We try so hard to fall within the norms of expectation, yet we admire those who step outside the square box constructed by society. Why is it, that if we are born adjacent to what is deemed “typical”, we cop the label of “special needs,” while receiving a caricatured diagnosis. A diagnosis is important when considering trajectories and treatments, however it is not an identity and it is not a box that is sealed. The difficulties experienced in education by children born “atypical” are often a product of the way in which kids are taught. Why cant strengths based not society based be the foundation for all learning?
At what age does a child born as “atypical” become an eccentric visionary? These questions are what I ponder when I see a child skipping school. These thoughts strike me as children scream, not from being misheard, but from being misunderstood.
This blog comes in light of blue. World Autism month is a platform for voices to be heard while mainstream society is listening. Sing with and for your children.
Parents, this post is for you. The unrelenting journey for the world to see your child just as you do. The perpetual fight for society to accept your child for who they are and what they can do. The tireless journey, not to cure a “disability” but for your child to have every chance to follow their dreams, while harnessing their unique visions and unmatched thinking.
This is a poem that represents a small facet of what I see on a daily basis. This is Tommy! He is passionate, generous, assertive, happy and enigmatic. He loves singing, he loves his brothers, and due to the tenacity and ferocity of his parents fight, he says the words “I am hugging you, because I love you.” Let’s describe our children by who they are, what they love, and how they dream.
You see a boy named Tommy, staring off in space
Screaming out for ice cream, while fighting dad’s embrace
You judge because you deem him, just a spoilt boy
Yearning for a tasty treat, with screaming just a ploy
You cross his path again, toes tapping on a train
The blues tapped from shoes, yield fury unrestrained
You address a fumbling father, “Please stop that tapping beat”
“Please control your untrained child, constrain those tapping feet”
You see Tommy in the bathrooms, screaming without need
A hand dryer humming, not enough for his stampede
A flush accelerates the fury, and a head hits tiled floor
You judge the mother harshly, for not attempting to do more
Next you then hear Tommy, sits in class next to your son
You hear how he distracts, “how did he make grade one?”
You march up to the teacher as Tommy hurts your child
His “naughtiness” is spreading, “I bet ADD is on his file?”
You’re the mother of a boy, who in class has ease to learn
Who plays with friends and talks to you, affection your son yearns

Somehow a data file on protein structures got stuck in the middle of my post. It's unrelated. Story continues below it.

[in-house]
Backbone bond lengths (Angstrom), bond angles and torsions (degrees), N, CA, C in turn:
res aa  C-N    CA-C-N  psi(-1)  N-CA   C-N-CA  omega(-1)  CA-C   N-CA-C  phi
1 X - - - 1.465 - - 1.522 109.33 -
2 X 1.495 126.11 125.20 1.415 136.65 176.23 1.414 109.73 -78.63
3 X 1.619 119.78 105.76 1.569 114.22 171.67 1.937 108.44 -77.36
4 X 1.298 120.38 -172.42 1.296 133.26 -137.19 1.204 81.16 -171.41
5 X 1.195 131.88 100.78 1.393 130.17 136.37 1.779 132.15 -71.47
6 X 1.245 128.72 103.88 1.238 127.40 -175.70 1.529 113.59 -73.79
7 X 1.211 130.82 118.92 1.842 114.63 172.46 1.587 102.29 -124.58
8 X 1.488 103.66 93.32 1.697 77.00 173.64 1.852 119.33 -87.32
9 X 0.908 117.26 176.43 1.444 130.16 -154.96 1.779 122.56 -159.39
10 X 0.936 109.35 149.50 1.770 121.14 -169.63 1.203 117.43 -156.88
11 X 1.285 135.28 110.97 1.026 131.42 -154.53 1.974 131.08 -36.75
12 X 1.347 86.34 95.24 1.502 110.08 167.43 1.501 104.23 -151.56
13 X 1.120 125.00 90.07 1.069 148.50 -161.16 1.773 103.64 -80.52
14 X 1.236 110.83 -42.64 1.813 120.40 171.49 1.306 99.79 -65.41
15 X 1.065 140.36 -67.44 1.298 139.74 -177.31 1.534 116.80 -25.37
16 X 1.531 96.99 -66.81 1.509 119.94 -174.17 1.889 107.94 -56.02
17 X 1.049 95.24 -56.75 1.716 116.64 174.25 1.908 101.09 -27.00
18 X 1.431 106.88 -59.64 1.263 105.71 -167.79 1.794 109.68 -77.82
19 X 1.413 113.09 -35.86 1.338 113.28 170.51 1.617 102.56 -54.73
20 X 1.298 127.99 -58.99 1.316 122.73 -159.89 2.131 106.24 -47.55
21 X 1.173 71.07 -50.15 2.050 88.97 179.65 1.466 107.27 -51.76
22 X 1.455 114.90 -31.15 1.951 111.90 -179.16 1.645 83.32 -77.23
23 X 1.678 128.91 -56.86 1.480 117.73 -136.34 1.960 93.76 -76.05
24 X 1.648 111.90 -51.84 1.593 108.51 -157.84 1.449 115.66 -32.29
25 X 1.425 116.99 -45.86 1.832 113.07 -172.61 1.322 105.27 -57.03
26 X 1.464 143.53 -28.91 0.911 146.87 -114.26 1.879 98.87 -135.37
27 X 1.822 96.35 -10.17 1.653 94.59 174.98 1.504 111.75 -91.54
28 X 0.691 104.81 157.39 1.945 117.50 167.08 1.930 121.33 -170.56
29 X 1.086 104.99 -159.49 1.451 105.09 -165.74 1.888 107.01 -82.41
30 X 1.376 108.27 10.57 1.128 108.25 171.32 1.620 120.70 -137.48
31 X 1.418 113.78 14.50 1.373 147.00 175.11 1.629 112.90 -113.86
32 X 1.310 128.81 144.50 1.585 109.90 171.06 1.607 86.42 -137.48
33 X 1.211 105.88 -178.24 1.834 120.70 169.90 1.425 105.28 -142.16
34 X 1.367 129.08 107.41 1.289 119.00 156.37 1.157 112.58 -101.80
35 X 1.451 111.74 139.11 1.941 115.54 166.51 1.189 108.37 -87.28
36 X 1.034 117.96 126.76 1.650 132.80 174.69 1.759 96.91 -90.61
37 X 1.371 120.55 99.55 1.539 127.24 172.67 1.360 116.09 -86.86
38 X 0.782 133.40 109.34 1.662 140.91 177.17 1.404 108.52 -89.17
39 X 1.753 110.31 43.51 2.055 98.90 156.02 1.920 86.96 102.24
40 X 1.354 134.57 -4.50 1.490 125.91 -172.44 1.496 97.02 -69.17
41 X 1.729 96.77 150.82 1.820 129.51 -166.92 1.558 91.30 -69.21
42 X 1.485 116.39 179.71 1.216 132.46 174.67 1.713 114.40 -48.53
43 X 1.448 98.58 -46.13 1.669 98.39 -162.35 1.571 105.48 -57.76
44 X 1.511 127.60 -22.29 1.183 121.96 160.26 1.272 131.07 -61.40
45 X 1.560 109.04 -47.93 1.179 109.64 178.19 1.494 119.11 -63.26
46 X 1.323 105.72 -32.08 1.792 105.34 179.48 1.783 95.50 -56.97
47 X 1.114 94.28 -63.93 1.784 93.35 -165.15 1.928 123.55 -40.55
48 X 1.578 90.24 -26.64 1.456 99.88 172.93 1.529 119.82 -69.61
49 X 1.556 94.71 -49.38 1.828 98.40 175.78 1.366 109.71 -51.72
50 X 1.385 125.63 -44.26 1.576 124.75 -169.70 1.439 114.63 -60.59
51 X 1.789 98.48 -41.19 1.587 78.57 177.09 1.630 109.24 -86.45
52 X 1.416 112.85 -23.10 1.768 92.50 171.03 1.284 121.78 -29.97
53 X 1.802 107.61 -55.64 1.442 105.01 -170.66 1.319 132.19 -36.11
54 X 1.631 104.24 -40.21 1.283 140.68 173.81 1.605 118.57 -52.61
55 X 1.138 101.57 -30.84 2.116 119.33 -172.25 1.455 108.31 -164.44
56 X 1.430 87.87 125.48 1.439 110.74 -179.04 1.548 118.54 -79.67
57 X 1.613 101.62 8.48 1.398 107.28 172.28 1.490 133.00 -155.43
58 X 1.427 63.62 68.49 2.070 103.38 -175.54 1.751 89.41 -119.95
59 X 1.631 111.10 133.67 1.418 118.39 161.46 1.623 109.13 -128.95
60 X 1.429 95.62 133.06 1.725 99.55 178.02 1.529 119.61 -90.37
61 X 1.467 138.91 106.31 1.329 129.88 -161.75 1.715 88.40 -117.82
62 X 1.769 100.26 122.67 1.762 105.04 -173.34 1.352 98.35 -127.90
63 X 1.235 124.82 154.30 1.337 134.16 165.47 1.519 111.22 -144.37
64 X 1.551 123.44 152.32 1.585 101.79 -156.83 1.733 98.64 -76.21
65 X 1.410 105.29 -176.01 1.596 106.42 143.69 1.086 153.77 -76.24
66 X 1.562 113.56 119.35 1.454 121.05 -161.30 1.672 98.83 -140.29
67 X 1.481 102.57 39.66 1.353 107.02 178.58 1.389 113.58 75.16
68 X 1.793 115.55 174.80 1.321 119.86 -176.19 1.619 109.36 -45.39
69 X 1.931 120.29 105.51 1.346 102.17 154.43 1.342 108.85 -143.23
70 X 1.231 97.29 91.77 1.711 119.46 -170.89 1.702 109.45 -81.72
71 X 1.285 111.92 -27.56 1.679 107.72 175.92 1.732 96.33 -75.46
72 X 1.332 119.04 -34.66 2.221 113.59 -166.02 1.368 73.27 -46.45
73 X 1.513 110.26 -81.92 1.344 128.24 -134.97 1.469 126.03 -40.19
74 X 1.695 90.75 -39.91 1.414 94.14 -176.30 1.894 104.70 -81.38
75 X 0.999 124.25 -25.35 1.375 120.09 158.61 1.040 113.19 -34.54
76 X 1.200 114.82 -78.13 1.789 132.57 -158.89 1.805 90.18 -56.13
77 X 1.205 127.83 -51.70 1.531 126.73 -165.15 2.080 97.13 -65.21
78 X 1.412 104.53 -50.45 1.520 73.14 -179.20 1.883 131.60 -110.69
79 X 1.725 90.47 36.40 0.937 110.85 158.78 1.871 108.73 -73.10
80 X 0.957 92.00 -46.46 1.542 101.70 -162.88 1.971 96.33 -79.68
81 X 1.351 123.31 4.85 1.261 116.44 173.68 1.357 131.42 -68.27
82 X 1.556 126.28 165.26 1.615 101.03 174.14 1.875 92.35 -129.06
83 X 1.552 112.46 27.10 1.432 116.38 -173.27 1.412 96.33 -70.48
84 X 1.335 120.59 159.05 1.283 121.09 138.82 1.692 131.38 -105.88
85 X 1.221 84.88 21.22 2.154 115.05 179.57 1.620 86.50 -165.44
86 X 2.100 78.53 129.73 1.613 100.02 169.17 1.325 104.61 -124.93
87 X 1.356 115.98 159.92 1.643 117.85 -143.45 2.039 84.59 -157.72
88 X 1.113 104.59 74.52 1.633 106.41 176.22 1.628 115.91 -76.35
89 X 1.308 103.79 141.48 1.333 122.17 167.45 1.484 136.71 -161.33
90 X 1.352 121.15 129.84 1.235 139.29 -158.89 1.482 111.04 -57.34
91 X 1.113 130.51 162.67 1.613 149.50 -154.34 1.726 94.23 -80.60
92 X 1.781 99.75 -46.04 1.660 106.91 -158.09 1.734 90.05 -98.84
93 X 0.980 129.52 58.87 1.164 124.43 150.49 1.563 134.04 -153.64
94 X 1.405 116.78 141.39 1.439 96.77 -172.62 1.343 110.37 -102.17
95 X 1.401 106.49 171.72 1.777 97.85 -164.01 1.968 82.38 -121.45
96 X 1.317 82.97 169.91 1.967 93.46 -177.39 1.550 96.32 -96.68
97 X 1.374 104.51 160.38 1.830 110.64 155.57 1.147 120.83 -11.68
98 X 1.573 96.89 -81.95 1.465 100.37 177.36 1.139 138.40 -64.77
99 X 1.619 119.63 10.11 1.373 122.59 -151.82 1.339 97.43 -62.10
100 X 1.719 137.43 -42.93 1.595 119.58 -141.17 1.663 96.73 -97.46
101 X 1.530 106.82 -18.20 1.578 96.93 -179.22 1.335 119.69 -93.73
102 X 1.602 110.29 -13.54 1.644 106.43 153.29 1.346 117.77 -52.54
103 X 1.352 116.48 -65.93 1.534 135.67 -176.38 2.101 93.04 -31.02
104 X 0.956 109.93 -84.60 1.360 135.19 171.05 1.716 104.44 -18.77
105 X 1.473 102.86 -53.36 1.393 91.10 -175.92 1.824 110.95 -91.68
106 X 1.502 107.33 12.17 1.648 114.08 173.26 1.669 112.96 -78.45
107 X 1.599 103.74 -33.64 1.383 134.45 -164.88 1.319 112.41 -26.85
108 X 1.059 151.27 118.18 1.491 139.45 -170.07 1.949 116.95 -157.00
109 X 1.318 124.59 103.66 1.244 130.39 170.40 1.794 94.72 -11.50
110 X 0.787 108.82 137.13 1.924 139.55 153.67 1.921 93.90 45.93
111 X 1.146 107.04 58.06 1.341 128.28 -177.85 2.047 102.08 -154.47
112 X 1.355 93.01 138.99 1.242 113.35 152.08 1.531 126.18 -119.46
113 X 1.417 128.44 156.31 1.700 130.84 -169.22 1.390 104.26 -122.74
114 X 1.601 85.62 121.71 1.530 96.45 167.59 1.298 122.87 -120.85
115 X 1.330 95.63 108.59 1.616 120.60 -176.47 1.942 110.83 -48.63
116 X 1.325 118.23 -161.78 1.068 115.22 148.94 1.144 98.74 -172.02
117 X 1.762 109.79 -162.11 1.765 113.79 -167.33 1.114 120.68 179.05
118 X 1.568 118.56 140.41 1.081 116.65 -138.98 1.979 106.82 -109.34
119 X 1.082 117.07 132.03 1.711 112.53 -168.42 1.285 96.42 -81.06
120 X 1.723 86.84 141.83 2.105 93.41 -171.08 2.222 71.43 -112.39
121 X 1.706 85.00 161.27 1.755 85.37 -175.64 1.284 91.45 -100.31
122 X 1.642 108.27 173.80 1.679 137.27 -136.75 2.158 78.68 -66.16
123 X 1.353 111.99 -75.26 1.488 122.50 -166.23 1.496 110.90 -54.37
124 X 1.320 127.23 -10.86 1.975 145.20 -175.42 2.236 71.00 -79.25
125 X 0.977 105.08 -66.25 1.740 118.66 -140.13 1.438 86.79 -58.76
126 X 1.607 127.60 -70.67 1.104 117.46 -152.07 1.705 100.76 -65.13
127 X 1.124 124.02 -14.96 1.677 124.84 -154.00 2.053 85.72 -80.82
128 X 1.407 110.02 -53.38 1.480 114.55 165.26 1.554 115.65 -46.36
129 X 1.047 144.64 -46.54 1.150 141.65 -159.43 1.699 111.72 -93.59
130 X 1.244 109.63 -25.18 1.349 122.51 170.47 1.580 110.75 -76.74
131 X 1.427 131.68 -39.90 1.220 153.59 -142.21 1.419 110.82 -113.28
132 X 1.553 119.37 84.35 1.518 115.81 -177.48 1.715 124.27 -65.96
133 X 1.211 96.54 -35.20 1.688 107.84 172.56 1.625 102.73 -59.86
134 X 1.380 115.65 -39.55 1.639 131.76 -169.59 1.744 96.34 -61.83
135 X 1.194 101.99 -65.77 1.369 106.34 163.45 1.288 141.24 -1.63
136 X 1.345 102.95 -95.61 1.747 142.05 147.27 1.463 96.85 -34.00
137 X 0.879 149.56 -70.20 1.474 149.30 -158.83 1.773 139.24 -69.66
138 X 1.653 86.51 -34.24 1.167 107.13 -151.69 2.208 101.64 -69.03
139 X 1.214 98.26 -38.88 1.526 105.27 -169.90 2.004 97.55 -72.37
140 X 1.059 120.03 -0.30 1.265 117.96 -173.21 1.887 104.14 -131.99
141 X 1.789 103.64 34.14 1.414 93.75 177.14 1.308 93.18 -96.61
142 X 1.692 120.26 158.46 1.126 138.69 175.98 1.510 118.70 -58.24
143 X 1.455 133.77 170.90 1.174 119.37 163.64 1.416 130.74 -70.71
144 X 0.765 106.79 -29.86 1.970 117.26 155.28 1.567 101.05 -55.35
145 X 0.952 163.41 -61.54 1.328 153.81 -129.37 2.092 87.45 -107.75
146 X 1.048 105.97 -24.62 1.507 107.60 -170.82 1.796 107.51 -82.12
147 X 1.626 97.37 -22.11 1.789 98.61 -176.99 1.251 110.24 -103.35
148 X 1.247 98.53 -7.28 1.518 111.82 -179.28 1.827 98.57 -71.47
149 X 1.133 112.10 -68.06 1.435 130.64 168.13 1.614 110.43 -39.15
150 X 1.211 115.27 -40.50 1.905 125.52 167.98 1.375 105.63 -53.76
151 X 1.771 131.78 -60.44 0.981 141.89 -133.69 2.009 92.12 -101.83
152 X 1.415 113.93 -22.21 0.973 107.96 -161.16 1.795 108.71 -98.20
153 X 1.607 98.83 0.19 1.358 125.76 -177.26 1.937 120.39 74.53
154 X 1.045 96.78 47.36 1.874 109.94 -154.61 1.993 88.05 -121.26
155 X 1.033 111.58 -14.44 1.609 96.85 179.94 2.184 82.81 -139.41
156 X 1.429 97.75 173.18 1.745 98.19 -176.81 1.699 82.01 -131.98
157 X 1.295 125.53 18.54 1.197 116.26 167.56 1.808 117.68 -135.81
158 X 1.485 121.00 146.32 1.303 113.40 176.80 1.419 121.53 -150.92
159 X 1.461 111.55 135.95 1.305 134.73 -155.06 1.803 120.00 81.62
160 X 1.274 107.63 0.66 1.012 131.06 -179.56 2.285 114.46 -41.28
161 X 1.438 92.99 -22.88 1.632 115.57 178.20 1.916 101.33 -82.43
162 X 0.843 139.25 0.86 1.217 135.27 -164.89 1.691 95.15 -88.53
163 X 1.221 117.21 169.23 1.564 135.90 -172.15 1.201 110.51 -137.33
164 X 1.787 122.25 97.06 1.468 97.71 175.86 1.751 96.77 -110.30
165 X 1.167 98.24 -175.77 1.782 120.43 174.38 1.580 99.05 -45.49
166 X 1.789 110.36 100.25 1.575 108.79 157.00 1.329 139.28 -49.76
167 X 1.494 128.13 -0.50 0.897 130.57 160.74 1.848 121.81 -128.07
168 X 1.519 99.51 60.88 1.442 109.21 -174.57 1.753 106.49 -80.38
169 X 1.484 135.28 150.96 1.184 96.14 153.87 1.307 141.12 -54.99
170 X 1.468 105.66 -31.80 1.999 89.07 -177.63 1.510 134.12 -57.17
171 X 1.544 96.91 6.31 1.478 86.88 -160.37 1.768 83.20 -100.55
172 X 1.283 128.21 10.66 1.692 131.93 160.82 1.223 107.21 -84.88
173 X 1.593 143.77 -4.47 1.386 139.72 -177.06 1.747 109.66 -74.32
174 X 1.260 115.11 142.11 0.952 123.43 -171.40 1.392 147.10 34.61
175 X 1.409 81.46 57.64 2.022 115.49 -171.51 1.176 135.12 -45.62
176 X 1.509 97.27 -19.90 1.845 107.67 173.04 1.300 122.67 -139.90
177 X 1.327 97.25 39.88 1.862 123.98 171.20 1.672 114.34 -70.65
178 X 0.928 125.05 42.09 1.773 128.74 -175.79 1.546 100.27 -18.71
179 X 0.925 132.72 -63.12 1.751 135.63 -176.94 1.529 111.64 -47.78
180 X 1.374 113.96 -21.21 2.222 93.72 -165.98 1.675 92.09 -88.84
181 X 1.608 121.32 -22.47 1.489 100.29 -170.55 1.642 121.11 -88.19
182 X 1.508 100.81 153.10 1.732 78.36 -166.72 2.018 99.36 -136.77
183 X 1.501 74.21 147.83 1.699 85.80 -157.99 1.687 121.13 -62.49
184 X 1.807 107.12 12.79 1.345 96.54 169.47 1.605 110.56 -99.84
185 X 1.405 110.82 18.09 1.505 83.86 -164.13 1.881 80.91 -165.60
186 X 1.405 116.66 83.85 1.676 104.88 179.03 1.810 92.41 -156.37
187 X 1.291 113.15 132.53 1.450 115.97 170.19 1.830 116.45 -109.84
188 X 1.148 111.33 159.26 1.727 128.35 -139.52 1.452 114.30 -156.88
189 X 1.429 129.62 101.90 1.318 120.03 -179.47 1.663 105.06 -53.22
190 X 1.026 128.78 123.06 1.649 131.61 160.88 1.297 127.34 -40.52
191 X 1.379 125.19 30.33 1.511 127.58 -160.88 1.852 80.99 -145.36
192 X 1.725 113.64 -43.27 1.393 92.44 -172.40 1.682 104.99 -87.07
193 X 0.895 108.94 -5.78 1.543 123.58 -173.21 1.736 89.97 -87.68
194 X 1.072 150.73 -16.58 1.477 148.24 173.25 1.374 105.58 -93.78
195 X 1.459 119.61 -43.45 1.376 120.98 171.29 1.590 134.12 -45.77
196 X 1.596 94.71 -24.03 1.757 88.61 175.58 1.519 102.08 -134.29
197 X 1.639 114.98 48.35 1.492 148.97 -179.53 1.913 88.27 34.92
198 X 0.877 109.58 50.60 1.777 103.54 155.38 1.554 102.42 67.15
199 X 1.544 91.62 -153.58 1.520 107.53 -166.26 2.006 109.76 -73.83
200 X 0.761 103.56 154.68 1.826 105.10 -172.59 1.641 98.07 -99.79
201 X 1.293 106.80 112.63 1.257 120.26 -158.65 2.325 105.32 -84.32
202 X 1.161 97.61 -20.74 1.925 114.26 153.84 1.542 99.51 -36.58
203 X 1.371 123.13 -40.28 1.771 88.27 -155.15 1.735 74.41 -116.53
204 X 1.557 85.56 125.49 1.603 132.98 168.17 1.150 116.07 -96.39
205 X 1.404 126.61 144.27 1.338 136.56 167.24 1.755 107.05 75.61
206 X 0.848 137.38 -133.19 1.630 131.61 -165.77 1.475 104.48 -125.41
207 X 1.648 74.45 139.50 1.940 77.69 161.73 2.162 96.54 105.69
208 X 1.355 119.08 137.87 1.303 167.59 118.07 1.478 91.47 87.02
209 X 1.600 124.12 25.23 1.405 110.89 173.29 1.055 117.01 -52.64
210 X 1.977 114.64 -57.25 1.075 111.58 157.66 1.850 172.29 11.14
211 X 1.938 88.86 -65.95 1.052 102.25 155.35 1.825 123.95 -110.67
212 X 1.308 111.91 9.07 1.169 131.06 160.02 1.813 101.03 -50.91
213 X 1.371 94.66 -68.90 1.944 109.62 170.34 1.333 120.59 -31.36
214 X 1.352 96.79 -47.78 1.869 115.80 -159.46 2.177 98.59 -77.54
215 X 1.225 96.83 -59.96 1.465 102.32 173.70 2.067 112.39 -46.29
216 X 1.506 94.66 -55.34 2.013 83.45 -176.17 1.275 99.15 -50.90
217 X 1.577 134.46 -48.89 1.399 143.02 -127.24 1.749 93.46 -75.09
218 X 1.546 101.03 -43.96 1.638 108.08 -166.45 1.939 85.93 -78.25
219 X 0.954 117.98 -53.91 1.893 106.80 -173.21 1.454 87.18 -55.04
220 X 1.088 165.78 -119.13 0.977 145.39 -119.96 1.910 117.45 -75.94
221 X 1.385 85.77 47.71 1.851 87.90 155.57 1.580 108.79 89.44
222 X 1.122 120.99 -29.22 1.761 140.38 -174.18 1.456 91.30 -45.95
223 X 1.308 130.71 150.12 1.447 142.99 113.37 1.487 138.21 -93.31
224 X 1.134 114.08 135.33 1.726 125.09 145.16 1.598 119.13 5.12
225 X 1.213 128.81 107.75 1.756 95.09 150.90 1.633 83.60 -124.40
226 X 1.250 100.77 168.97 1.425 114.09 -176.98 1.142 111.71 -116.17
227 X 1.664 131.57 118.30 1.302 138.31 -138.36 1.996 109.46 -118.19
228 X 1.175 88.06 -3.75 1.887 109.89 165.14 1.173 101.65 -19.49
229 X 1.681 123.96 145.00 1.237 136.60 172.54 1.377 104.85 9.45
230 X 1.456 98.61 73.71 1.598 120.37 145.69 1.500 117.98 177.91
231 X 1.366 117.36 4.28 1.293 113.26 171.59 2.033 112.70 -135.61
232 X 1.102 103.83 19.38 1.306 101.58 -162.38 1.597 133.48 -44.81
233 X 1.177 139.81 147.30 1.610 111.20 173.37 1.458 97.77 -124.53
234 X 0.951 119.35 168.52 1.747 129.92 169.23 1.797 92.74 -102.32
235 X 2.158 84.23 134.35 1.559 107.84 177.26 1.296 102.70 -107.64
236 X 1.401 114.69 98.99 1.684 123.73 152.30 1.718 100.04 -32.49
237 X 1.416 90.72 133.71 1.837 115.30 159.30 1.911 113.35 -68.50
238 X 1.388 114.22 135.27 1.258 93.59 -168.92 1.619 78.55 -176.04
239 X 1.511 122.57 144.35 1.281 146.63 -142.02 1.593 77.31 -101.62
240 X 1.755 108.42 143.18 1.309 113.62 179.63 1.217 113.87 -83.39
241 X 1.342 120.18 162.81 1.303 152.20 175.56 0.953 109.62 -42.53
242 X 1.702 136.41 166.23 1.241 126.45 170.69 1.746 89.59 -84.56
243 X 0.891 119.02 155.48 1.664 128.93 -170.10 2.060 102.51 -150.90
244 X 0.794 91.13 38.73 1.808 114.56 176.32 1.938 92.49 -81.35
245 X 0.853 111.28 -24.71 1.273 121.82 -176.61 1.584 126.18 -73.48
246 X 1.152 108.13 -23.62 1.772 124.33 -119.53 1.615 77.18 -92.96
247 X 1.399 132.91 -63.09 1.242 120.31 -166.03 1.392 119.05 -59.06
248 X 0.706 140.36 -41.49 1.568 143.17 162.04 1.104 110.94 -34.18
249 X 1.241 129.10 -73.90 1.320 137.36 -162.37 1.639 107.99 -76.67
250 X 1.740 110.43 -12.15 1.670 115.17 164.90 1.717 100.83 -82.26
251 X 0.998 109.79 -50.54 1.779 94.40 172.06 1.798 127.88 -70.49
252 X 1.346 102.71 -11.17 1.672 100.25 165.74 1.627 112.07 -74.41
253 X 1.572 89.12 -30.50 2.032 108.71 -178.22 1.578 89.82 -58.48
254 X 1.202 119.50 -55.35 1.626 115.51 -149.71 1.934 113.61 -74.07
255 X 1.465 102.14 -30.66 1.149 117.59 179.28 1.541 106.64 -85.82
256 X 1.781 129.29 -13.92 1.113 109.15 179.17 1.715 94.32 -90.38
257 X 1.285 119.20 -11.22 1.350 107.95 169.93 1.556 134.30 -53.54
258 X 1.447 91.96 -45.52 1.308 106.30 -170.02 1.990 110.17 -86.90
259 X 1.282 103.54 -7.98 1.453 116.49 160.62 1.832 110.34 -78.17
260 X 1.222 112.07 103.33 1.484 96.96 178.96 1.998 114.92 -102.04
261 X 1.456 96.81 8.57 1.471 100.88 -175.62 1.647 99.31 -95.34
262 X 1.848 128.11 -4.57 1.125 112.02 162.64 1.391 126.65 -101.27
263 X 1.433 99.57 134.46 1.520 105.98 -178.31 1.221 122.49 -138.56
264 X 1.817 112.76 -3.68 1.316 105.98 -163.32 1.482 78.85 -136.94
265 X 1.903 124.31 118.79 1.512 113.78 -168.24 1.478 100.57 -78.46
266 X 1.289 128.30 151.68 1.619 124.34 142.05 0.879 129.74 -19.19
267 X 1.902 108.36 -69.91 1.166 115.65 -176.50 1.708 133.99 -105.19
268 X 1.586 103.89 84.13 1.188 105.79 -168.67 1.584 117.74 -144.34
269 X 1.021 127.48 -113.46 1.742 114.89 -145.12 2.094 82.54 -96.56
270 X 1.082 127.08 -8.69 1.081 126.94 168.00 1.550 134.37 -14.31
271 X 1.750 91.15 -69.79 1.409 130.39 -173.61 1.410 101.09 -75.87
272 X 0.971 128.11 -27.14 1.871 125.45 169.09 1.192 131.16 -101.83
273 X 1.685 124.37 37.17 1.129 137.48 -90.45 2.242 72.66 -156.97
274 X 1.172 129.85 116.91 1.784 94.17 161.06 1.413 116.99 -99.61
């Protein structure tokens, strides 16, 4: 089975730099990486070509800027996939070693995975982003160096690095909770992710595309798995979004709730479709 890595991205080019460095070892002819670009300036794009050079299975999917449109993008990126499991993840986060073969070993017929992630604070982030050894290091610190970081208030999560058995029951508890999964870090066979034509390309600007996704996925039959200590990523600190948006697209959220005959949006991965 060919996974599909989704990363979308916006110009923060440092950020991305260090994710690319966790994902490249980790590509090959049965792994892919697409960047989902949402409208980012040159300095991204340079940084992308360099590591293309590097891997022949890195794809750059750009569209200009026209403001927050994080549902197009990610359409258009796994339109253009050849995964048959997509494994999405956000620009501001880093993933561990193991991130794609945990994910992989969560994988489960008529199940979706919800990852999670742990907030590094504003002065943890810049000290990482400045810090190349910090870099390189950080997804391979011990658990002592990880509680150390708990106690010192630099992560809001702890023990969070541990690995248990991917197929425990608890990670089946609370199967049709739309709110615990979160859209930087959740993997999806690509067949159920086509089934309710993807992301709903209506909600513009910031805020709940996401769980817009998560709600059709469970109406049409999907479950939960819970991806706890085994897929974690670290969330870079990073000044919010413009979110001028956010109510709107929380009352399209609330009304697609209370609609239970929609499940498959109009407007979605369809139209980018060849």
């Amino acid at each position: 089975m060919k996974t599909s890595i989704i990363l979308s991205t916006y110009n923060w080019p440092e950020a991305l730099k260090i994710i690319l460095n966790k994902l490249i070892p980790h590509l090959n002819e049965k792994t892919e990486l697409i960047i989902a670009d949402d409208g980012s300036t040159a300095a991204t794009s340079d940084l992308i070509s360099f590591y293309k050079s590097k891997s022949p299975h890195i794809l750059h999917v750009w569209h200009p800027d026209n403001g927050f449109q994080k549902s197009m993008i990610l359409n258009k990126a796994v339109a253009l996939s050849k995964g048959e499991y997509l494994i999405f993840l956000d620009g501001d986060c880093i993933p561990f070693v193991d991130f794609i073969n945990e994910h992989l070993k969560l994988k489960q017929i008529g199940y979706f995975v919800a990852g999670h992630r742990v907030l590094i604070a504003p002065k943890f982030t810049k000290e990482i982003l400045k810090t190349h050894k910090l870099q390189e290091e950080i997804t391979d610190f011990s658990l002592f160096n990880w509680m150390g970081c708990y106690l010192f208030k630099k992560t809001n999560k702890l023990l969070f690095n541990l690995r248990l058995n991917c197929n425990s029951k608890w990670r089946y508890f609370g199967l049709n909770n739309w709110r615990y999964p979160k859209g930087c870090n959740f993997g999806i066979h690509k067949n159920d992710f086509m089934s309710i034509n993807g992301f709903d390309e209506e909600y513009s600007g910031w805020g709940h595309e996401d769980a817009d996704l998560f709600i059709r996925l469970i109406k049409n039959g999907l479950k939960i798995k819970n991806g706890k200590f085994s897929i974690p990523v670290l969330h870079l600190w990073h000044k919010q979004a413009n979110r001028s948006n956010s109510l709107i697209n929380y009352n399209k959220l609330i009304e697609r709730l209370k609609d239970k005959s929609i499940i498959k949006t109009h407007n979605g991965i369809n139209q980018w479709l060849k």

You’re a mother of a child, who can look you in the eye
Who can understand that sadness is the product of a cry
You’re the mother of a child, that points and talks and feels
Who plays alongside peers, without his fingers spinning wheels
You’re the mother of a child, who can be taught by standard
A gift at birth is what you were naturally just handed
You judge the mother fighting to give her son a chance
To give the gift of love through a mothers fighting stance
You judge a fathers presence, his unrelenting fight
Short fused within the day, in wake of sleepless nights
Did you know their son was labeled, at the age of three?
A doctor points Autistic, “Your son is special needs!”
“Let’s see how he progresses, but this is not a passing trait
Just wait until his four, yet, these features won’t abate”
A Doctor’s words not worthy, to halt a parent’s sense
More opinions sought, for sake of sitting on the fence
Tommy’s now age eight, and your asking yourself why
Why that little “impaired” boy, can look you in the eye?
Why that boy who couldn’t share, now passes pencils to a friend?
His eccentricities a quirk, not a trait that will “offend”
The reason is his parents, who played across the field
An obsession for progression, for a son whose fates not sealed
A boy who did progress and at eight he met his peers
The parents void of guilt from those sleepless past eight years
An unyielding love unites, for deployment of their schemes
To give their little boy, a life to realize dreams
A ferociously unrelenting, journey for a son
Tattles on a Doctors words, trajectories undone
A swing within a bedroom, a cushion on every seat
Absurdities attempted, just to see him eat
Therapy each day, becomes routine within the home
Parents teaching siblings to impart a calming tone
Tears of joy when eye meets eye, when hands unclench those ears
Happiness when Tommy plays with more than just those gears
We are not aiming for a cure, or to cookie cut a mind
Autism is diversity and hints to progression of mankind
We need to start to love their loves, and engage within their sphere
Autisms eclectic not defective, so let’s not compare with peers